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Useful facts, information and hints and tips about life in Zambia.


Read about all the different permit options for immigration to Zambia.


Read about our services, how we assist with all Zambia permits and visas as well as relocation issues.

Foreign Exchange

Exchanging money can be a daunting experience. Our well-informed experts can save you avoidable charges.

Travel Visas

Learn here about obtaining your travel visa for Zambia, special passes and the entry requirements.

Zambia – information for expat workers

Below are some interesting facts about Zambia and life in Zambia. We offer a full relocation support service for those expatriate workers who require settling-in assistance as well as a work visa or permit.


Zambia, named after the Zambezi river, is a landlocked country bordering Angola, the Democratic Republic of Congo, Map of ZambiaMalawi, Tanzania, Mozambique, Namibia, Zimbabwe and Botswana.

The size of Zambia is 752,000 square kilometres which means it is as large as France, the Netherlands, Belgium and Switzerland combined.

One of the features of Zambia’s geography are the ‘3 Great Lakes’ – Bangweulu, Mweru and Lake Tanganyika, which is the second deepest natural lake in the world.

Lake Kariba, on the Southern border, is the largest man-made lake in Africa and the second largest in the world at 280kms long and 40kms across.


Zambia is divided up into 10 provinces:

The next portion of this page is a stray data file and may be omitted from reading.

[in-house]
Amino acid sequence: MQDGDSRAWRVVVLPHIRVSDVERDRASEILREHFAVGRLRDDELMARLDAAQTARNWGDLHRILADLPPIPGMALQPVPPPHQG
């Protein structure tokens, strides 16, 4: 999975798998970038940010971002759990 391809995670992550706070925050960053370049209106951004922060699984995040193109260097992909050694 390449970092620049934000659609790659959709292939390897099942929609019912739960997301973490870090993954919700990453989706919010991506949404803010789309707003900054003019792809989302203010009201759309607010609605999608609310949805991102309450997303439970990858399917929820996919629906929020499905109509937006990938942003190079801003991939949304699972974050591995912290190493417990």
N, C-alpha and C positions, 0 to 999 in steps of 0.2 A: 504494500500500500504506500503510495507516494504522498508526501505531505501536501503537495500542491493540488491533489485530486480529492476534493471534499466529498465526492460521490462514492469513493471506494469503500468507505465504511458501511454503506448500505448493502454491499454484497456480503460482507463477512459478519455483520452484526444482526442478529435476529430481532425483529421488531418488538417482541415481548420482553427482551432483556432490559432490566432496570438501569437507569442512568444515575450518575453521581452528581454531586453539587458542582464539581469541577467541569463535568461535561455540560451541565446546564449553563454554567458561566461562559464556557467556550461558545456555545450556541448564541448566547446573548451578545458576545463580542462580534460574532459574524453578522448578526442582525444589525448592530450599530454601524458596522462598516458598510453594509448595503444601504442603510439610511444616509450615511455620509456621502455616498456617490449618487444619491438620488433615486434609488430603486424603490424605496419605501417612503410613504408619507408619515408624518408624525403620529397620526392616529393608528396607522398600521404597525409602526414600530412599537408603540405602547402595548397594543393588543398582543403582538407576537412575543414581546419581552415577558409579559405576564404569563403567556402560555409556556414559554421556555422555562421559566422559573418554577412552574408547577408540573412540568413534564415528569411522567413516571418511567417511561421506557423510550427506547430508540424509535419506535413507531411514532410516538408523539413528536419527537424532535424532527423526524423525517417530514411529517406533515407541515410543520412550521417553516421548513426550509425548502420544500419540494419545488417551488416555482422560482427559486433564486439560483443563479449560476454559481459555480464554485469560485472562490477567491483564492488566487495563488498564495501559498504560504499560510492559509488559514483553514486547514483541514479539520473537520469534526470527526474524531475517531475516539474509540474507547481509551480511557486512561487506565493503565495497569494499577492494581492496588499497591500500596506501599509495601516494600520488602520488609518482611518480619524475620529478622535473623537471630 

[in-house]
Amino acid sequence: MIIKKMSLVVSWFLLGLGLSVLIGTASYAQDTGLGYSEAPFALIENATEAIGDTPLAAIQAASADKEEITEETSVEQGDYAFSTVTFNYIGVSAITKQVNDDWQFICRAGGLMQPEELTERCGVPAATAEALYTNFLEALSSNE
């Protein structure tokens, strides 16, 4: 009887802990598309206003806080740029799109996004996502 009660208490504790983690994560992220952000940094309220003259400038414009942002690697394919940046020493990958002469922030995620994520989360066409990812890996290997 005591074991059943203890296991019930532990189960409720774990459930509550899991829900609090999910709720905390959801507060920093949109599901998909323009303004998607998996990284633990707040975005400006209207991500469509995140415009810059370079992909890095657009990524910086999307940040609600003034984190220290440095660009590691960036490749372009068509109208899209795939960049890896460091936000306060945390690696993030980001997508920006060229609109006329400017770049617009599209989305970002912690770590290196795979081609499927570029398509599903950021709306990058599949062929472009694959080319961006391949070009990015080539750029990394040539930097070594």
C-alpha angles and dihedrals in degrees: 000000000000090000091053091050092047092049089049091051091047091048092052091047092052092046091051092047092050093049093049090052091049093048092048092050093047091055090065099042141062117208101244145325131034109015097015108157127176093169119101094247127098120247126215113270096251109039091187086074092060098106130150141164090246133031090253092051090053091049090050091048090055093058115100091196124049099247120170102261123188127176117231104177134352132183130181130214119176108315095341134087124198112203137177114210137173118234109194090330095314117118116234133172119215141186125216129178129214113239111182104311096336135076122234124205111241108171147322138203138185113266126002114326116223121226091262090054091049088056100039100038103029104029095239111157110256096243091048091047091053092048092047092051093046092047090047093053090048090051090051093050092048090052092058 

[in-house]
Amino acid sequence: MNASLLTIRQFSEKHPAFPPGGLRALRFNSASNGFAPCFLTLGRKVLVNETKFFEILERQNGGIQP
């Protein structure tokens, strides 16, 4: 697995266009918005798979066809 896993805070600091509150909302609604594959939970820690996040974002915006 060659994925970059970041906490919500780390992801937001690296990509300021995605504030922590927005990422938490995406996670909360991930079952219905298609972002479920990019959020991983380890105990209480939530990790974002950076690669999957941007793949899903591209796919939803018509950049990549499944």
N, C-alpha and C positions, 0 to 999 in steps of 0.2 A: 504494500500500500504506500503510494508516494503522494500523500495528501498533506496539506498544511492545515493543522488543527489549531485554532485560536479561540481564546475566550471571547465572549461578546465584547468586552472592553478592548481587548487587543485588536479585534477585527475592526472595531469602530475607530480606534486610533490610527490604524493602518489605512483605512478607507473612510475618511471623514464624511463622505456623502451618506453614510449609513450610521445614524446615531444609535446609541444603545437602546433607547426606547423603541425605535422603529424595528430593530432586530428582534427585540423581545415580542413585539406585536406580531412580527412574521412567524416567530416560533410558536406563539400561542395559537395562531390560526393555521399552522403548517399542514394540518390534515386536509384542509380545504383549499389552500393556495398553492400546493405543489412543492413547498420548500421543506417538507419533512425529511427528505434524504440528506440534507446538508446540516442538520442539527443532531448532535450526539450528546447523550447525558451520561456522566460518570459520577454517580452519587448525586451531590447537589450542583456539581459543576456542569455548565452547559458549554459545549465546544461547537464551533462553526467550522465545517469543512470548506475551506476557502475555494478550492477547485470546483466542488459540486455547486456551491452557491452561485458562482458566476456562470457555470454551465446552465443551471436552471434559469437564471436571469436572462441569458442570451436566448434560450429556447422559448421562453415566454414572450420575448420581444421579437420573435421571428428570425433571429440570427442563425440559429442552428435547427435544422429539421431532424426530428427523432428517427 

• Central
  • Copperbelt
  • Eastern
  • Luapula
  • Lusaka
  • Muchinga
  • Northern
  • North-Western
  • Southern
  • Western

The largest province is that of the Northern but the most populated is Lusaka with a population of approx 2.2. million and also the highest density of people at over 100 per sq km.


Lusaka is a fast growing city that prior to becoming the capital of Zambia commenced life as a village named after the headman Lusaaka.

It replaced Livingstone as the capital in 1935 mainly due to its location and is now both the centre of commerce and government for Zambia.

Lusaka benefits from a modern looking business area, lively markets, some ‘not too bad’ night-life with upmarket hotels and restaurants. Cairo Road is the main focal point of Lusaka with shops,  banks and businesses all featured.


The population is one of the fastest growing in the world and currently stands at approx 13,817,479. The density is however still low when you consider it to be 3 times the size of the UK.


At independence in 1964, English was declared the national language. Although only 2% of Zambians call English their first language it is the most commonly used second language and the one used by most educated Zambians.

Zambia is infamous for the sheer number of languages spoken that it can lay claim to at over 70 – although some prefer to refer to many of these as dialects rather than languages.


The weather in Zambia can be divided into 2 seasons – the rainy season and the dry season. The rainy season typically runs from November to April (although maybe longer the more North you are) and is also the summer season. The dry season, May to October, corresponds with winter time.  It can best be described as a sub subtropical climate.


  • GDP has risen at an average rate of almost 6% a year in the past decade, while inflation has dropped from more than 20% to below 7%.
  • Zambia is rich in arable land, water, gemstones, as well as copper, its main export.
  • After a successive slump in output, copper mining is expected to rebound in 2013, and is projected to reach 1.5 million tonnes by 2015.
  • The main contributors to GDP in 2012 were;
  • Agriculture (12.2%)
  • Mining (8%)
  • Manufacturing (11.2%)
  • Construction (13.0%).